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With interest we read the article by Hansen et al. (Gut 2007;56:918–25). The authors have to be congratulated on their contribution which profoundly adds to our understanding of the pathophysiology leading to oesophageal and gastric cancer. In addition, the paper points out the difficulties we have to correctly assign tumours of the oesophago-gastric junction (oesophageal vs gastric?). Cardiac cancers were subtyped for their associations with serum anti-Helicobacter pylori IgG antibody titer and biochemical markers of loss of gastric secretory function associated with atrophy (pepsinogen I/II ratio and serum gastrin concentration). However, the anatomic criterium to define cardiac carcinoma, that is, tumours centred within 2 cm distal to the oesophago-gastric junction, is inaccurate. Interpretation of the data should be conducted with the inclusion of clear, anatomical and histopathological criteria.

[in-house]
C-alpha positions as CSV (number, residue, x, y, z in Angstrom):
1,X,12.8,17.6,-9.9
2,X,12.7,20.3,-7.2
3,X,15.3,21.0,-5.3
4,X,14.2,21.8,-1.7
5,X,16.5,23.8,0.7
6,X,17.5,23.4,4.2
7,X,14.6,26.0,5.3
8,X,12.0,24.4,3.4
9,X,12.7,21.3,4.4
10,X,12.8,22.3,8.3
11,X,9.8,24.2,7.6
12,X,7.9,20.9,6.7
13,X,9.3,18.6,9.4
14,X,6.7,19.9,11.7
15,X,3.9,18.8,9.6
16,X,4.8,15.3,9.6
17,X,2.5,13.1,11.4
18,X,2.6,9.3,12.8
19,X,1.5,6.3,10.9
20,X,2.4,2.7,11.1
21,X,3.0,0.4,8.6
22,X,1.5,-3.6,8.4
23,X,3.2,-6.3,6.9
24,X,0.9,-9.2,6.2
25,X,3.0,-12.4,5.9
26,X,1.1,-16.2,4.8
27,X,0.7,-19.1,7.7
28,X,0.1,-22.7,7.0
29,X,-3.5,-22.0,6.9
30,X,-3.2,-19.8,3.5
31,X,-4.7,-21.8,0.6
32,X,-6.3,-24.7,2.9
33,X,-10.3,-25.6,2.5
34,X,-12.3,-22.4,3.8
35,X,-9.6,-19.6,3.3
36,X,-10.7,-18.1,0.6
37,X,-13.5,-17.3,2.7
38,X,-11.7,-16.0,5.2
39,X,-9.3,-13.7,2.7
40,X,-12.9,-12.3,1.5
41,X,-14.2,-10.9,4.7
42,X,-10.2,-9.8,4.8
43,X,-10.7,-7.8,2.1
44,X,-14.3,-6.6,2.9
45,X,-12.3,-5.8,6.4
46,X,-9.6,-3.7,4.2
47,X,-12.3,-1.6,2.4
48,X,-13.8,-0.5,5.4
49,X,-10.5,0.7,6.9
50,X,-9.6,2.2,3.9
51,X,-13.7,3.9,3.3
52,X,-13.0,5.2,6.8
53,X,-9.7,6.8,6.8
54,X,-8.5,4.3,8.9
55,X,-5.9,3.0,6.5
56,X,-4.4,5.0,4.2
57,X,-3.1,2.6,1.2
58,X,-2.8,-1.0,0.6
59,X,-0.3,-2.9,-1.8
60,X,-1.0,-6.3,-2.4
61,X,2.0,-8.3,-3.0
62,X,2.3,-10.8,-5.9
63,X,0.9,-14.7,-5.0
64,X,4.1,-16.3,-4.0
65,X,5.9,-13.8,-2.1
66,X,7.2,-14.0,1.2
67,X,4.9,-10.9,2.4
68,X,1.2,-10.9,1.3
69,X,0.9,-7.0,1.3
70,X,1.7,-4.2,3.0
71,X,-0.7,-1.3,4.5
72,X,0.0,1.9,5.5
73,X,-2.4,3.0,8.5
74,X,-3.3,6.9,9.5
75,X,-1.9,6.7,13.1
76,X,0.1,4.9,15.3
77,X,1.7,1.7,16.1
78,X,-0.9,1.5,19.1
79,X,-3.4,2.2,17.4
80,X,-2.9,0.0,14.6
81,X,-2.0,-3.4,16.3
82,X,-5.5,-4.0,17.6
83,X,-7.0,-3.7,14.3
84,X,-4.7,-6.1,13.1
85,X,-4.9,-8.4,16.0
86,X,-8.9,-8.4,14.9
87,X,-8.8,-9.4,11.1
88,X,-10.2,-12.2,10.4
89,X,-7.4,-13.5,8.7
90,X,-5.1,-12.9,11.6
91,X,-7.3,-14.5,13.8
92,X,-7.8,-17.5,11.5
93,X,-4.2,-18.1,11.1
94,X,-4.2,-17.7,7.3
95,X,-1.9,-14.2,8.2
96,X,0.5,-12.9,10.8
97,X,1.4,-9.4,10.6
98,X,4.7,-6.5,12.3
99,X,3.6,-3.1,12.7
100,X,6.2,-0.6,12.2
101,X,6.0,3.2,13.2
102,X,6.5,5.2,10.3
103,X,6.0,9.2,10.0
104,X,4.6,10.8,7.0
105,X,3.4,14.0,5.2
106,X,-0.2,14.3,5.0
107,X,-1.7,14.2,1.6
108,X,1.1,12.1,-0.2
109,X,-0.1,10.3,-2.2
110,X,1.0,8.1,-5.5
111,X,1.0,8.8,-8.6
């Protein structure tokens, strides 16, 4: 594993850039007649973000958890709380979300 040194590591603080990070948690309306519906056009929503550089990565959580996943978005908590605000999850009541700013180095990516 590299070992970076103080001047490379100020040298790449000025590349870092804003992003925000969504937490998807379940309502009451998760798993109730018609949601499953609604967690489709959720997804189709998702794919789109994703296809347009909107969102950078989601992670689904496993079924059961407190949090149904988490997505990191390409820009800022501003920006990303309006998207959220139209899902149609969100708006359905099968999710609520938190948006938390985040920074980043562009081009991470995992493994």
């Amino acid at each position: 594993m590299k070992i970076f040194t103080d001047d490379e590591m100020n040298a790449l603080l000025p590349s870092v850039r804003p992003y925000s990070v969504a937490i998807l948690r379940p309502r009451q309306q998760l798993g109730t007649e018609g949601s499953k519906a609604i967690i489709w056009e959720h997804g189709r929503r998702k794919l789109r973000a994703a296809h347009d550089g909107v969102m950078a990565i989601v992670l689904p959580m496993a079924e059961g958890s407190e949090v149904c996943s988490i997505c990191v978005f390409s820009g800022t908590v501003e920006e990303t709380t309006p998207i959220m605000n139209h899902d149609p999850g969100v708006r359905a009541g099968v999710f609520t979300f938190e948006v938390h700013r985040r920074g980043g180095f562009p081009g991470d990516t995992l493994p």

It is well accepted that cardiac cancer and adenocarcinoma of the oesophagus share epidemiological and pathogenetic features.1,2 After birth the oesophagus is lined by squamous epithelium, whereas the stomach is lined by gastric oxyntic mucosa (with parietal and chief cells).1,3 Due to gastro-oesophageal reflux, squamous epithelium is …
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